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Charismatic Christianity (also known as Spirit-filled Christianity) is a form of Christianity that emphasizes the work of the Holy Spirit, spiritual gifts, and modern-day miracles. Practitioners are often called Charismatic Christians or renewalists. Although there is considerable overlap, Charismatic Christianity is often categorized into three separate groups: Pentecostalism, the Charismatic Movement, and neocharismatic movements. In 2011, Pentecostals and Charismatic Christians numbered over 500 million, a quarter of the world's 2 billion Christians.[1]

Etymology[edit]

The term charismatic derives from the Greek word χάρισμα ("gift", itself derived from χάρις, "grace" or "favor"). This is the same origin for the word charismata, another term for spiritual gifts.[citation needed]

Beliefs[edit]

Charismatic Christianity is diverse, and it is not defined by acceptance of any particular doctrines, practices, or denominational structures. Rather, renewalists share a spirituality characterized by a worldview where miracles, signs and wonders, and other supernatural occurrences are expected to be present in the lives of believers.[2] This includes the presence of spiritual gifts, such as prophecy and healing. While similar in many respects, renewalists do differ in important ways. These differences have led to Charismatic Christianity being categorized into three main groups: Pentecostalism, the charismatic movement, and neo-charismatic movements.[3]

Pentecostals[edit]

Main article: Pentecostalism

Pentecostals are those Christians who identify with the beliefs and practices of classical Pentecostal denominations, such as the Assemblies of God or the Church of God (Cleveland, Tennessee). Classical Pentecostalism grew out of the holiness movement and developed a distinct identity at the start of the 20th century. At a time when most denominations affirmed cessationism (the belief that spiritual gifts had ceased), Pentecostals held that the gifts of the Holy Spirit were being restored to the Christian church.[4] The distinctive doctrine of Pentecostalism is that there is a second work of grace after conversion, which Pentecostals call the baptism in the Holy Spirit, that is evidenced by glossolalia ("speaking in tongues").[5]

Charismatic Movement[edit]

Main article: Charismatic Movement

While early Pentecostals were often marginalized within the larger Christian community, Pentecostal beliefs began penetrating the mainline Protestant denominations from 1960 onward and the Catholic Church from 1967.[6] This adoption of Pentecostal beliefs by those in the historic churches became known as the charismatic movement. Charismatics are defined as Christians who share with Pentecostals an emphasis on the gifts of the Spirit but who remain a part of a mainline church. Also, charismatics are more likely than Pentecostals to believe that glossolalia is not a necessary evidence of Spirit baptism.[5]

Neo-charismatics[edit]

New churches and denominations emerged alongside the Charismatic Movement from the late 1950s onwards that are termed neo-charismatic. Being neither Pentecostal nor part of the charismatic movement, they share with these groups a common emphasis on the Holy Spirit, spiritual gifts, miracles, and Pentecostal experiences.[7] The Vineyard Movement and the British New Church Movement are examples of such groups.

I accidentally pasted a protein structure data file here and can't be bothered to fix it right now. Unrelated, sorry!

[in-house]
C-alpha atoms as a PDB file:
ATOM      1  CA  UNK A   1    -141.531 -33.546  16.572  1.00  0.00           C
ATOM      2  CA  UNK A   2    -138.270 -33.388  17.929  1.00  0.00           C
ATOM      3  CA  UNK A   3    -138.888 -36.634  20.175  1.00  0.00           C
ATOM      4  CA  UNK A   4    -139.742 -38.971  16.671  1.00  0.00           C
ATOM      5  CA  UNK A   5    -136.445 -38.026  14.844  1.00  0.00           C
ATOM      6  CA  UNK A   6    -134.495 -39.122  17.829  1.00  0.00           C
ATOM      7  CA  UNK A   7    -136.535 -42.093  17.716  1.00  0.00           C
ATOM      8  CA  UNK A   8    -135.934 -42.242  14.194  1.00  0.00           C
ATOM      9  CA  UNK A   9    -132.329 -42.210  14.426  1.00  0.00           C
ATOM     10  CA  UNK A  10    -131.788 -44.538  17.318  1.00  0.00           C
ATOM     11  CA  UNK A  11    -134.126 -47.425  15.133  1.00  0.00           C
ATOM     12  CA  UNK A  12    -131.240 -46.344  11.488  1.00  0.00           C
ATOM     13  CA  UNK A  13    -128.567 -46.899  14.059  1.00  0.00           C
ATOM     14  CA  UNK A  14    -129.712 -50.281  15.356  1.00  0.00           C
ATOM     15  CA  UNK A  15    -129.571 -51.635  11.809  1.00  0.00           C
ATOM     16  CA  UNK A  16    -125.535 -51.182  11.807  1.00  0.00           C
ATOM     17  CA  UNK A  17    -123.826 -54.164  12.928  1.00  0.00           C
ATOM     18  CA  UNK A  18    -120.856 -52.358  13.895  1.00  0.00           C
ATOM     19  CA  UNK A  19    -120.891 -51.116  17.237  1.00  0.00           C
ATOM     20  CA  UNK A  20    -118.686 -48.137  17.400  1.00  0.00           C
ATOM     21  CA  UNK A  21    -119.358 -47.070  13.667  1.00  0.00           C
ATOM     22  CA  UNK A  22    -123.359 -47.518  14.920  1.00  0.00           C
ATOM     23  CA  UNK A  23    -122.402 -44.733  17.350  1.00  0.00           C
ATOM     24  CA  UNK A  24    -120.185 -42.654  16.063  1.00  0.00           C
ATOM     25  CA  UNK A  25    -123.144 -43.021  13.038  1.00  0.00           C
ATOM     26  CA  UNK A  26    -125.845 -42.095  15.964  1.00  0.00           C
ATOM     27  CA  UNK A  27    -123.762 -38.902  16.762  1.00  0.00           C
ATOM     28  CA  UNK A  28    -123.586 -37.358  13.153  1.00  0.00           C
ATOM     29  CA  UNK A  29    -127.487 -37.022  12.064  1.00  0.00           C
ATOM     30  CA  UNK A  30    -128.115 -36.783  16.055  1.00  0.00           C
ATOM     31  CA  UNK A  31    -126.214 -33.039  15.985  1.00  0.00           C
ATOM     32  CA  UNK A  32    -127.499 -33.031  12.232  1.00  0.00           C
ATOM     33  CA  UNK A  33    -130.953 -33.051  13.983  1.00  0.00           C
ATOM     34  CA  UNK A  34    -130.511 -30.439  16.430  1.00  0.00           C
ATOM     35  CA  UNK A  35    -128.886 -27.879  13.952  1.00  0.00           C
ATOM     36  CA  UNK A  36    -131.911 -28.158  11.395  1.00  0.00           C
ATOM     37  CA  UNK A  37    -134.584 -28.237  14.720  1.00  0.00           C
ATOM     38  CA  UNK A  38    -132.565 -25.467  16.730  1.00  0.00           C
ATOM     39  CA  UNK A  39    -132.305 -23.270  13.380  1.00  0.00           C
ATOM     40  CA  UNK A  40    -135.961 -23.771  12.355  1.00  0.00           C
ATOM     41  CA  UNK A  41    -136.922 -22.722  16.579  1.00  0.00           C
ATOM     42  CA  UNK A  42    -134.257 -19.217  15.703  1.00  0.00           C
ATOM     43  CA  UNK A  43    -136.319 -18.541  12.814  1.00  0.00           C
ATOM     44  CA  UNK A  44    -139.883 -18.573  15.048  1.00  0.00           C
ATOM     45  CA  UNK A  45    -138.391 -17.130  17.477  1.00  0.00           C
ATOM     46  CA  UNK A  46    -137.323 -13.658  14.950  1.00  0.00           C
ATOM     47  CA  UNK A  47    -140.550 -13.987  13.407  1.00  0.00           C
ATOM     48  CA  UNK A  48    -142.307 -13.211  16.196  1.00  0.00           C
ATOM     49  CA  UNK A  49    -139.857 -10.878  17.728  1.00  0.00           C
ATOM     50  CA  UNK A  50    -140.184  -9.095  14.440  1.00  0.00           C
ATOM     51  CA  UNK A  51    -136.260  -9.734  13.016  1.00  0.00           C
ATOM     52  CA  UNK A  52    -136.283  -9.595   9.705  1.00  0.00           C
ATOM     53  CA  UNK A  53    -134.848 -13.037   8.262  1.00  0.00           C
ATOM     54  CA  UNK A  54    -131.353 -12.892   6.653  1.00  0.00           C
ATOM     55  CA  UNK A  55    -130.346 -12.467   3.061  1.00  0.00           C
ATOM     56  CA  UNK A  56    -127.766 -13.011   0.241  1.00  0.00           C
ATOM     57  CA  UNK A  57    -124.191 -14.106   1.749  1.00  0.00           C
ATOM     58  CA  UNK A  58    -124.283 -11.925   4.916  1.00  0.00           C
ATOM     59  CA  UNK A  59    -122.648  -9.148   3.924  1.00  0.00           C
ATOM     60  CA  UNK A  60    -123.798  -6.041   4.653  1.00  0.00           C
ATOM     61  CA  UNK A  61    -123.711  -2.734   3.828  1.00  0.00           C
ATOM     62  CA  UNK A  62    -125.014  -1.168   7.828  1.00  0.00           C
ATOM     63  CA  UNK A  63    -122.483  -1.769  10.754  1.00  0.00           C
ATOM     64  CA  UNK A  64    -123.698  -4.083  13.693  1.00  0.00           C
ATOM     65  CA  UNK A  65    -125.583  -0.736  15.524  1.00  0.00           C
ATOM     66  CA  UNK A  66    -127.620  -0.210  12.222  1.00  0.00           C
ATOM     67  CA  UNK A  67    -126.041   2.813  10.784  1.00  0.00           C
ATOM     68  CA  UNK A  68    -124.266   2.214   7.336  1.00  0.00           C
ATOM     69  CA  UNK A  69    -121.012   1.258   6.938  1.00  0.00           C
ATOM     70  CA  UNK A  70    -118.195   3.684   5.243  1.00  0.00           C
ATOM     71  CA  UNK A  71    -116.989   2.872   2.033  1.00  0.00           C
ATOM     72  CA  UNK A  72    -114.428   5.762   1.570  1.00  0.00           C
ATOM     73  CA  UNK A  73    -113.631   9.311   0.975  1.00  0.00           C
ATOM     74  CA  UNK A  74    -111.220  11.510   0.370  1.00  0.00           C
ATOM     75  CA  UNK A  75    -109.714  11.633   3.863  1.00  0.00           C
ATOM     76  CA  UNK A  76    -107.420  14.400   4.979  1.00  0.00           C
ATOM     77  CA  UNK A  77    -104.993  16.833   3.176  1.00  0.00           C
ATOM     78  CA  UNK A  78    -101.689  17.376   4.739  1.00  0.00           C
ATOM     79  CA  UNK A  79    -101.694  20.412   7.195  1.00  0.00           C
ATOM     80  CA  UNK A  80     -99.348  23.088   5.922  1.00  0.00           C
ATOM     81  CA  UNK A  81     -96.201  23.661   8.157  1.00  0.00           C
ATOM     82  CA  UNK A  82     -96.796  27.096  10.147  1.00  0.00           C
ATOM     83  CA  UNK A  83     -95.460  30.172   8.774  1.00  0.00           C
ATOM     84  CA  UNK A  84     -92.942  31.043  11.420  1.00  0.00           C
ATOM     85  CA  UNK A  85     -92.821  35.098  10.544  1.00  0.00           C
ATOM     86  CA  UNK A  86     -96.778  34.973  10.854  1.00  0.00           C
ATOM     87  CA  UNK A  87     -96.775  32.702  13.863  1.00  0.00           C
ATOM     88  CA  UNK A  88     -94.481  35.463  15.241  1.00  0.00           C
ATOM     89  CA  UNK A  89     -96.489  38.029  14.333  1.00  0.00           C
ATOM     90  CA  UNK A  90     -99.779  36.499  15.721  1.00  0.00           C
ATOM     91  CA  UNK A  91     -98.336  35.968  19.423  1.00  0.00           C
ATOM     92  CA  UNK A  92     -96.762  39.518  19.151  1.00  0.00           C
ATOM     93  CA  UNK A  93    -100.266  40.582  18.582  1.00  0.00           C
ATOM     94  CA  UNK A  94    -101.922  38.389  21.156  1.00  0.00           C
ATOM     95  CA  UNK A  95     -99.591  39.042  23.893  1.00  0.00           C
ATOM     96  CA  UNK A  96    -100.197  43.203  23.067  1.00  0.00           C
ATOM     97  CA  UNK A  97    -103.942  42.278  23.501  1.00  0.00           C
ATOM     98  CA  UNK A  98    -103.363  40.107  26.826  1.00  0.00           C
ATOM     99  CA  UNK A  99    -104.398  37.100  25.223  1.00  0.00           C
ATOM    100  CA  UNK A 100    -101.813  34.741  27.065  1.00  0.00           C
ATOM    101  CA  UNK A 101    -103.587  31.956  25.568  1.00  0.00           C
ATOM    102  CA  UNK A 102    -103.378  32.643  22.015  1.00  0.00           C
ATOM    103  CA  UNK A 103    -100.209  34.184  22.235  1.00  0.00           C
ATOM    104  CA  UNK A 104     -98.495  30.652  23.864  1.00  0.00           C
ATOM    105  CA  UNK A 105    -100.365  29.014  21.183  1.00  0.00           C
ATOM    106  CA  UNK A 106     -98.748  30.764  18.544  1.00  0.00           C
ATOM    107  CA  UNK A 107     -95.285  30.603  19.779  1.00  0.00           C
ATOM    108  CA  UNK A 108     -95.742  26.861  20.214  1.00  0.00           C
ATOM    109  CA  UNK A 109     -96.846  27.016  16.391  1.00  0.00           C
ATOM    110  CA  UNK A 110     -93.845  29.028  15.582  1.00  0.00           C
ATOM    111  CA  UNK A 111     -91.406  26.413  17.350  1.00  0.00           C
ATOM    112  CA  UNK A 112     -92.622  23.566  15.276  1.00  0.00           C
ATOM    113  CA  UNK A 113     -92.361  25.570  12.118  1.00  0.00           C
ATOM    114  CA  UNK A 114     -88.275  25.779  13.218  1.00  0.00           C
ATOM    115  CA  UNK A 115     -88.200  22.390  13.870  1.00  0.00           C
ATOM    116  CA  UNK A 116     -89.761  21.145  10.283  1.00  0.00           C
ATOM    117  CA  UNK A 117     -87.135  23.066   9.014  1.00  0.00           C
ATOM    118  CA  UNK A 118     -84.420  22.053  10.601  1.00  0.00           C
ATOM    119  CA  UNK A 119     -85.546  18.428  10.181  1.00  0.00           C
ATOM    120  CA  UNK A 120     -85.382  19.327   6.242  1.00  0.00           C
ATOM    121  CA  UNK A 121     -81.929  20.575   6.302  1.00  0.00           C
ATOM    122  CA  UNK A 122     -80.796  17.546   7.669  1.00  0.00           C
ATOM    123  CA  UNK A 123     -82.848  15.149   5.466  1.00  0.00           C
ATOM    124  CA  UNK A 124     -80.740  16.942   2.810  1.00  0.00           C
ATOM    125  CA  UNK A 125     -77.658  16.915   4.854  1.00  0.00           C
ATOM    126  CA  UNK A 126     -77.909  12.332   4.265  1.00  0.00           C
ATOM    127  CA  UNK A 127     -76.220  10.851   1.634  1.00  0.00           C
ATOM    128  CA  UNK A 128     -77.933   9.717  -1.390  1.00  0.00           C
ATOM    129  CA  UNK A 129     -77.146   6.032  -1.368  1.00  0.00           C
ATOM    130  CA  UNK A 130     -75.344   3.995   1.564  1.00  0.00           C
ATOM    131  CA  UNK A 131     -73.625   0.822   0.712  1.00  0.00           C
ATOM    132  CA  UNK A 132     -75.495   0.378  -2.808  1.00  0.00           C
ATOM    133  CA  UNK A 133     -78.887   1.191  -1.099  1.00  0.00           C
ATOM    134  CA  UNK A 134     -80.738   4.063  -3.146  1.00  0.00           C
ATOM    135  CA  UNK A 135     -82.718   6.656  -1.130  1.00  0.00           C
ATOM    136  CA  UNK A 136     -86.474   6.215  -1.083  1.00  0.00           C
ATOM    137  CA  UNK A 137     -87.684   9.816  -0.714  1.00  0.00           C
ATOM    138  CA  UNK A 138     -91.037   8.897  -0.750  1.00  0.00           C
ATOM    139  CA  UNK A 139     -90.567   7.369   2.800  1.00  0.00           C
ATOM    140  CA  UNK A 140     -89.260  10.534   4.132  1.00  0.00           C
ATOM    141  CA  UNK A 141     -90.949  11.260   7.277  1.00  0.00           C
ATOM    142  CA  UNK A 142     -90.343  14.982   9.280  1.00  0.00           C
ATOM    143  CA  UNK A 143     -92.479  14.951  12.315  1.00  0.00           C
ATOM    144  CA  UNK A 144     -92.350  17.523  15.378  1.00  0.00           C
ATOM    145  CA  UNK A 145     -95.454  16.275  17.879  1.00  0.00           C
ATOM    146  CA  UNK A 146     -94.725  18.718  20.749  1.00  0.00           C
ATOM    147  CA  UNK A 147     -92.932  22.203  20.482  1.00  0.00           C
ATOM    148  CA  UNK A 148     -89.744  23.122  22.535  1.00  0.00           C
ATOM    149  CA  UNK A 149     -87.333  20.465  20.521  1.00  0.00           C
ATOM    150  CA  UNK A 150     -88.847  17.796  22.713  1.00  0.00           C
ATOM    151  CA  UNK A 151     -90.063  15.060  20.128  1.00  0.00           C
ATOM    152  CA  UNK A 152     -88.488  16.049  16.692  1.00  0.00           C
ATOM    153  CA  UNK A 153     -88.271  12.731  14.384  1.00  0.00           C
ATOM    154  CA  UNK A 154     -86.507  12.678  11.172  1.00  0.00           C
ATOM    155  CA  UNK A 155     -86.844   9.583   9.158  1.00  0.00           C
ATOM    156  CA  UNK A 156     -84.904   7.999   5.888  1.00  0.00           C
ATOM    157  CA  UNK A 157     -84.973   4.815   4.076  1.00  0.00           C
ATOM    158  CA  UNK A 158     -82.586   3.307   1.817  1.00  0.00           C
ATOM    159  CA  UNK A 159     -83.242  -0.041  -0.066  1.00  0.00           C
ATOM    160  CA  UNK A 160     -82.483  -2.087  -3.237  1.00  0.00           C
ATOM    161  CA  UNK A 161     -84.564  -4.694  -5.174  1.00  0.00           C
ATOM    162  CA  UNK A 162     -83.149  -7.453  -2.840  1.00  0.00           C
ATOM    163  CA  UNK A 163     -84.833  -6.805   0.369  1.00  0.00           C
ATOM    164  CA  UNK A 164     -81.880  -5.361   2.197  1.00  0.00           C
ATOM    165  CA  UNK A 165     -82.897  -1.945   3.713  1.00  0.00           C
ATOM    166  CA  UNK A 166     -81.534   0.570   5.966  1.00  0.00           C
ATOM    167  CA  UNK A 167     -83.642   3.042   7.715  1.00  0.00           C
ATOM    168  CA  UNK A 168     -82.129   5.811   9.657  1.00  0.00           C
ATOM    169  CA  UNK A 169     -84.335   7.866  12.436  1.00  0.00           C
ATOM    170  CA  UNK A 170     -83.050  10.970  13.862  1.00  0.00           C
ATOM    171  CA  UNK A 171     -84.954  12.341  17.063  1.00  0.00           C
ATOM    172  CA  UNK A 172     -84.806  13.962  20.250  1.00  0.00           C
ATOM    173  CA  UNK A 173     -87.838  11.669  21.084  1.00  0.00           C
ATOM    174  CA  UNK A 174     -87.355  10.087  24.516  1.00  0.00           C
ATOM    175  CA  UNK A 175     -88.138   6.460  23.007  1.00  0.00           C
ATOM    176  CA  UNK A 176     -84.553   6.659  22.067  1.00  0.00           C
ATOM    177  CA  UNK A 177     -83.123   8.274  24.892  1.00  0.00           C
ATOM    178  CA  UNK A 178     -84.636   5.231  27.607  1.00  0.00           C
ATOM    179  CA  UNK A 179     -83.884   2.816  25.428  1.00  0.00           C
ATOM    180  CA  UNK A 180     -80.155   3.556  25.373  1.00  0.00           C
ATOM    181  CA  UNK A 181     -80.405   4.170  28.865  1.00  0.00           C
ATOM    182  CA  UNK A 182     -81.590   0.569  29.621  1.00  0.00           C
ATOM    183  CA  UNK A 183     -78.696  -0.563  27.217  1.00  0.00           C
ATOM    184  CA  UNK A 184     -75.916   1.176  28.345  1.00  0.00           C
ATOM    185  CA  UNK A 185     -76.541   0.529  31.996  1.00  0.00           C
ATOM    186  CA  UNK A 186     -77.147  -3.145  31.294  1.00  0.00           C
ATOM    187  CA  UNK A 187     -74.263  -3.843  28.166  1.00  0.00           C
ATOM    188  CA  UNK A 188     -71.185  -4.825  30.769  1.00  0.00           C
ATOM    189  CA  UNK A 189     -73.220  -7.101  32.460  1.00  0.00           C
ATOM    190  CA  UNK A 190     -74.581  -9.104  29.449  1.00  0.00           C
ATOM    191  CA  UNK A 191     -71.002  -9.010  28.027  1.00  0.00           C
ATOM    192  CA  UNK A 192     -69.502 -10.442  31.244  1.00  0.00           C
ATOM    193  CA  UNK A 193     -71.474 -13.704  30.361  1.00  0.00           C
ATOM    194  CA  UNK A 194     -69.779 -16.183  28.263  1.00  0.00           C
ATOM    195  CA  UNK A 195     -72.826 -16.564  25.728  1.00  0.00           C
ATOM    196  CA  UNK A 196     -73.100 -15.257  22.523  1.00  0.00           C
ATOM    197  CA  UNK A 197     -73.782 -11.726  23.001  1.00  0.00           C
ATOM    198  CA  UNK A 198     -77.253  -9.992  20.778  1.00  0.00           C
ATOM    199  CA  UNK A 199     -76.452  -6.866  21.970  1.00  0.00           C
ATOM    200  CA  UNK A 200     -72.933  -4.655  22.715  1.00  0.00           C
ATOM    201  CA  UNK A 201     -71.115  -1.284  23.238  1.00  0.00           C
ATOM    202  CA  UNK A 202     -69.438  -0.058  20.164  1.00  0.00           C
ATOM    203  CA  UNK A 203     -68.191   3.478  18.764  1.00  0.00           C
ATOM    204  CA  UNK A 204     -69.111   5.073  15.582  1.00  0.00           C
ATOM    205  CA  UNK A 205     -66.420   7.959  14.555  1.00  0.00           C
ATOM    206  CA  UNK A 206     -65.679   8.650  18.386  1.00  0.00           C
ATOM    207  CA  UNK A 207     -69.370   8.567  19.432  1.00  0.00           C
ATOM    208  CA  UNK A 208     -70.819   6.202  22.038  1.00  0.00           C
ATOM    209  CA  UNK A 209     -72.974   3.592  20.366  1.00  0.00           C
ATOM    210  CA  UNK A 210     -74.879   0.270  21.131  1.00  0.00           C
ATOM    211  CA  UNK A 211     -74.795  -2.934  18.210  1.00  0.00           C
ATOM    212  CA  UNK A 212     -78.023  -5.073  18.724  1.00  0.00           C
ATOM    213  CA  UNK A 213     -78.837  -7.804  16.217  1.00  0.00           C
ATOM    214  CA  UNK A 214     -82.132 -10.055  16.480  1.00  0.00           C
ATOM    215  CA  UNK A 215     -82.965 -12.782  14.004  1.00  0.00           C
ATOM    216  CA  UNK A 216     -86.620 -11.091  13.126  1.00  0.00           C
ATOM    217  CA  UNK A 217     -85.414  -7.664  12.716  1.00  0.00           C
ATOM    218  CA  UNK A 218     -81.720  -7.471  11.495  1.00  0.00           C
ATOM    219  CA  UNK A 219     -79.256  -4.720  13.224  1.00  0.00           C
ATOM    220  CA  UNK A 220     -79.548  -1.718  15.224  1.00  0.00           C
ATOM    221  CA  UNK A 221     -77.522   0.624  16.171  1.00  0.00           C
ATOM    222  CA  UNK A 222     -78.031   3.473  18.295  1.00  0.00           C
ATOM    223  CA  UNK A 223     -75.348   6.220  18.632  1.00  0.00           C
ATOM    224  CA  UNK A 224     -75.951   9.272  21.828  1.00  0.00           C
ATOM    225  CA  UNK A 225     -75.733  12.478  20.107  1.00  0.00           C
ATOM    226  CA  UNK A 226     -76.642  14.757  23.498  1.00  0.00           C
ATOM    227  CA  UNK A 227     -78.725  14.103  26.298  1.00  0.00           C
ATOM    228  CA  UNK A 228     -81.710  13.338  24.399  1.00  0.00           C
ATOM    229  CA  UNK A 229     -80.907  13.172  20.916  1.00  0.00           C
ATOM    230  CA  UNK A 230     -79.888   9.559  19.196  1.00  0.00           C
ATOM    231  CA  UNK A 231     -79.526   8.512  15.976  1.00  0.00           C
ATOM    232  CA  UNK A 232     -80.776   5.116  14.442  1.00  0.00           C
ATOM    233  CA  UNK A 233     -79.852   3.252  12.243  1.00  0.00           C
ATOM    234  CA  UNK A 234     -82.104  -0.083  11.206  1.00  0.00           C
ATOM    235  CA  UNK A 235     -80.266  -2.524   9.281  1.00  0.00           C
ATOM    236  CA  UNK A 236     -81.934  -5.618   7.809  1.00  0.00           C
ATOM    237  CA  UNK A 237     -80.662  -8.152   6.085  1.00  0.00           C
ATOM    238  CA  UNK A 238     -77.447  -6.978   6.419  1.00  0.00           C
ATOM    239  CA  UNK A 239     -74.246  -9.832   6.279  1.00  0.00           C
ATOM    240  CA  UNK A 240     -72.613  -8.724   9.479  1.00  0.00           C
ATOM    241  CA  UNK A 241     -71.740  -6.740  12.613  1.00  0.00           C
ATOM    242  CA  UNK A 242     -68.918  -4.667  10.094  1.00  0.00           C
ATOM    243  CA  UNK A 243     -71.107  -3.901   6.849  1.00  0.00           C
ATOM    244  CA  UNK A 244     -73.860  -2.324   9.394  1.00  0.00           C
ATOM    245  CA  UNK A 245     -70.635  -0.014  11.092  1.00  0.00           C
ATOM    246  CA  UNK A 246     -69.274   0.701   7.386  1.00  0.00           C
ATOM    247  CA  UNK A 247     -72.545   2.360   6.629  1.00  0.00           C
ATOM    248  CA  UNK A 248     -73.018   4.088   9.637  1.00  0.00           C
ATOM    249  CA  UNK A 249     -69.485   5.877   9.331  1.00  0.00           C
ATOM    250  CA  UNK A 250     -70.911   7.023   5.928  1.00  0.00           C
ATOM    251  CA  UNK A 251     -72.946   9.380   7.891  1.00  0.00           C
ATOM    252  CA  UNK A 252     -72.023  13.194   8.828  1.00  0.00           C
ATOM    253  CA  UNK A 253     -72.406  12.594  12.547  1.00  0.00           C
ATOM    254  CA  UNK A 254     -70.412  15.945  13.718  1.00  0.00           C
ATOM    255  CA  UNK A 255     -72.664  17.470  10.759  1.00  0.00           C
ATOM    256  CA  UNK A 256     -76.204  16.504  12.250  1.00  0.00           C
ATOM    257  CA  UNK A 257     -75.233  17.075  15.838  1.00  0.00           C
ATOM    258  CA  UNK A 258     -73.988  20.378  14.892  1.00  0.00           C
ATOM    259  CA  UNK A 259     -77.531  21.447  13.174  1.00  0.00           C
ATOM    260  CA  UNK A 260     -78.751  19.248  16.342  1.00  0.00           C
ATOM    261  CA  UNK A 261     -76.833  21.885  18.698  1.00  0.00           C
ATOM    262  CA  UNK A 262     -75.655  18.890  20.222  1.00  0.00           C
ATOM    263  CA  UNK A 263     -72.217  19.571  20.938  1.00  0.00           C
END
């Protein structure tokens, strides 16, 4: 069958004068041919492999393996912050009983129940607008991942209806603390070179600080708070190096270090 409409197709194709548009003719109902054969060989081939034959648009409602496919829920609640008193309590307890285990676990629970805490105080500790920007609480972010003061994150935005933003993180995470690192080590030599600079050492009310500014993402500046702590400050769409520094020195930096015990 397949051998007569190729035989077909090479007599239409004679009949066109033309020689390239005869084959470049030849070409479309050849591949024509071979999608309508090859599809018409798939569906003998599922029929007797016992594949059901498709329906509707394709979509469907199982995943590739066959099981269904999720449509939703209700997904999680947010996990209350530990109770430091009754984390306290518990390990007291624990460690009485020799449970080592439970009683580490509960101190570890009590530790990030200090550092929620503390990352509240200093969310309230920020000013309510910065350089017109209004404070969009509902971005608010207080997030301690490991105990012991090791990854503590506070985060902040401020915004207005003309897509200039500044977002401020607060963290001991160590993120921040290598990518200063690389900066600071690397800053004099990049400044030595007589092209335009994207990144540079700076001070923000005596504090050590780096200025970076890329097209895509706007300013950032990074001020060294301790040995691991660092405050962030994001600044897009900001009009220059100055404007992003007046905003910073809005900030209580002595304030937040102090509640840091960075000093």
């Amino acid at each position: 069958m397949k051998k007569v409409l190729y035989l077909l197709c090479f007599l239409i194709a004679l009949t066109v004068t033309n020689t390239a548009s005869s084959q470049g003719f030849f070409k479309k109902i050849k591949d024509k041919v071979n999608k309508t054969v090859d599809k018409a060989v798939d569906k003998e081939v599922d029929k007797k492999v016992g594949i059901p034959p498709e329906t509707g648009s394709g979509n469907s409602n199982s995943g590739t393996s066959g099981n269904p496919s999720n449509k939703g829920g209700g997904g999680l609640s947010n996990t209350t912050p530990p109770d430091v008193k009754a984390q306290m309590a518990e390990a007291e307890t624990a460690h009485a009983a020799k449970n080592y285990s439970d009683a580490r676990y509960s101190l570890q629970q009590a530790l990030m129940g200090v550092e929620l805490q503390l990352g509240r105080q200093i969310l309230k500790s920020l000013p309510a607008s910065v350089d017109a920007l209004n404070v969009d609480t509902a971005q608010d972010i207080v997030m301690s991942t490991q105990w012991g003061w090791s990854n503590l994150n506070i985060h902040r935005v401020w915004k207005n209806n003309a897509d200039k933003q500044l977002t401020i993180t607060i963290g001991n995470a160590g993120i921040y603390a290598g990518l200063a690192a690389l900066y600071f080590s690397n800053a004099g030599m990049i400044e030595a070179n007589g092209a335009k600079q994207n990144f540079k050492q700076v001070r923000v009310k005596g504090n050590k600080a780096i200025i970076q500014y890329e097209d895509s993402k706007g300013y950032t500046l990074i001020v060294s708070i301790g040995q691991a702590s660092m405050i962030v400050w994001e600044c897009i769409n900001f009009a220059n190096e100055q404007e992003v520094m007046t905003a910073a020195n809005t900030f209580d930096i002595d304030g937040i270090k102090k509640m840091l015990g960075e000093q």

Statistics[edit]

In 2011, there were an estimated 584 million Pentecostal and Charismatic Christians worldwide. They made up 8.5 percent of the world's population and 27 percent of all Christians. There were 279 million Pentecostals and over 300 million Charismatics (the figures for Charismatics include both the Charismatic Movement in the historic churches as well as the neocharismatic movement).[1] Pentecostal and Charismatic Christianity is second in size only to the Roman Catholic Church (Note that the figures for Charismatics includes 120 million Catholic Charismatics who would also be counted as part of Roman Catholicism).[8]

See also[edit]

References[edit]

  1. ^ a b Pew Forum on Religion and Public Life (December 19, 2011,), Global Christianity: A Report on the Size and Distribution of the World's Christian Population, p. 67. See also The New International Dictionary, "Part II Global Statistics: A Massive Worldwide Phenomenon".
  2. ^ Margaret M. Poloma and John C. Green, The Assemblies of God: Godly Love and the Revitalization of American Pentecostalism (New York: New York University Press, 2010), 64-65.
  3. ^ Stanley M. Burgess and Eduard M. van der Mass, eds., The New International Dictionary of Pentecostal and Charismatic Movements, Rev. ed. (Grand Rapids, Michigan: Zondervan, 2003), Kindle edition, "Introduction".
  4. ^ The New International Dictionary, "Introduction: Classical Pentecostals".
  5. ^ a b The New International Dictionary, "Introduction: Pentecostal-Charismatic Differences".
  6. ^ The New International Dictionary, "Introduction: The Charismatic Movement".
  7. ^ The New International Dictionary, "Introduction: Neocharismatics".
  8. ^ David Barrett, "Christian World Communions: Five Overviews of Global Christianity, AD 1800-2025," International Bulletin of Missionary Research, Volume 33, No. 1, January 2009, 31.

Further reading[edit]

Encyclopedic:

Supportive:

  • Deere, Jack. Surprised by the Power of the Spirit
  • Grudem, Wayne. The Gift of Prophecy in the New Testament and Today
  • Maria Stethatos. The Voice of a Priest Crying in the Wilderness

Critical:

Neutral:

  • Grudem, Wayne (editor). Are Miraculous Gifts for Today?

Literature:

External links[edit]

Academic study:


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